Whether a sink has galvanized or stainless legs, it’s important to pay attention to cleaning protocols. Chemicals used to clean floors can lead to corrosion, even on stainless. Manufacturers recommend using a mop or hose to rinse floors rather than a jet spray which can splash those cleaning chemicals up onto the legs. If chemicals do get on the legs it’s important to wipe them down with a clean cloth.
Creative Use of Spaces
Along with investing in quality products, another trend in three-compartment sinks is a move toward space-saving options. Operators are looking to maximize small spaces for various reasons, from the rising cost of real estate to the proliferation of ghost kitchens. Three-compartment sinks that fit into corners serve as one way to reduce the overall footprint of the equipment. “The corner three-compartment sink used to be a custom product, but we’ve seen such a need for options with a smaller footprint that we now have a few items you can buy off-the-shelf,” reports a manufacturer. “For example, we’re working on a project converting a warehouse into 40 different small kitchens, each with its own unique operation and different menus, and 20 of those kitchens come with corner sinks.”
Some drainboard configurations also can conserve space. A standard three-compartment sink comes with two drainboards, one for dirty ware and one for clean ware. However, operators have the option to choose just one drainboard or even none. In those cases, it’s best to opt for a side splash to prevent water from splashing up on the wall or neighboring equipment. Most makers’ side splashes come fixed on the right or left side of the sink but at least one company offers a side splash that can move from one side to the other in the field, making it more adaptable in remodels.
If you opt out of drainboards, remember to dedicate a space to dry dishes. Many manufacturers offer accessories such as shelving, wire racks or pot hangers that crews can install above the sink for storage. Shelving and storage options also are available for the space underneath sinks. Just make sure nothing interferes with the plumbing.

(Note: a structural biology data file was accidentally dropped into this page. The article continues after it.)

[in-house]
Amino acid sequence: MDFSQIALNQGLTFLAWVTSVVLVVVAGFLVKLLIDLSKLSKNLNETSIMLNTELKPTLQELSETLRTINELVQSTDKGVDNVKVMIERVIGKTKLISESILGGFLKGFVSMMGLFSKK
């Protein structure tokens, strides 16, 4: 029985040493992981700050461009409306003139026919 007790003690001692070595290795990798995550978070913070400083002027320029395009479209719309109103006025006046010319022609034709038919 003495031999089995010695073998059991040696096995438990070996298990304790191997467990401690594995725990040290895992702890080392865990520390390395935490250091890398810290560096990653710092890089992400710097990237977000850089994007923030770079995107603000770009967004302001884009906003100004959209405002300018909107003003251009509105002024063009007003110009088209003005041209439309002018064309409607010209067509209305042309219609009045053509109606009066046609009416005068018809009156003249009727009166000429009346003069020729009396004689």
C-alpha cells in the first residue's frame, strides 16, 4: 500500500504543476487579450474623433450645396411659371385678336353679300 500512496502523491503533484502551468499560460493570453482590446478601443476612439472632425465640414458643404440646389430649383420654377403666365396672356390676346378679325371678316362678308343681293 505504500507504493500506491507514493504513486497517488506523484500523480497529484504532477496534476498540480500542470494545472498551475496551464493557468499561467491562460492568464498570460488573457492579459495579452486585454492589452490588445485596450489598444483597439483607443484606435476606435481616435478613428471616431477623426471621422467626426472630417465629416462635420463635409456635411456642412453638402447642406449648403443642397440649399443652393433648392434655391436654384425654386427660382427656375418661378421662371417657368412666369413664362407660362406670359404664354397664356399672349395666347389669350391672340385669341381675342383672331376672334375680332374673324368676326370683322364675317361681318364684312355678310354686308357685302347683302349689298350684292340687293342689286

There are a lot of factors to consider when purchasing a three-compartment sink, and many of them are specific to each operation. In addition to knowing your menu and capacity, make sure you know local health code requirements and consult with a sales representative who can steer you toward purchasing the best three-compartment sink for your needs.
The location of your plumbing will dictate whether you need to specify a wall- or deck-mount faucet.
Attention to Details
Here are the newest off-the-shelf, three-compartment sinks for your dishroom from five manufacturers.
Model: MRSA-3-D, MRSB-3-D
Gauge: 18, 16
Bowl Size Range: 18-in.W x 18-in.D x 12-in.H or 24-in.W x 24-in.D x 14-in.H
Model: Regaline Sinks
Gauge:18, 16, 14
Bowl Size Range: From 16-in.W x 20-in.D to 20-in.W x 28-in.D, and 12-in.H or 14-in.H
Bowl Size Range: 24-in.W x 24-in.D x 14-in.H
Model: SS Series
Bowl Size Range: From 16-in.W x 18-in.D x 12-in.H to 20-in.W x 28-in.D x 12-in.H
Model: 3PB-2D Pro-Bowl Series
Bowl Size Range: From 16-in.W x 18-in.D to 30-in.W x 24-in.D, and 12-in.H or 14-in.H
If you plan to have a lot of draft beer tap handles, the best way to store and keep all those kegs cold is a dedicated walk-in keg cooler.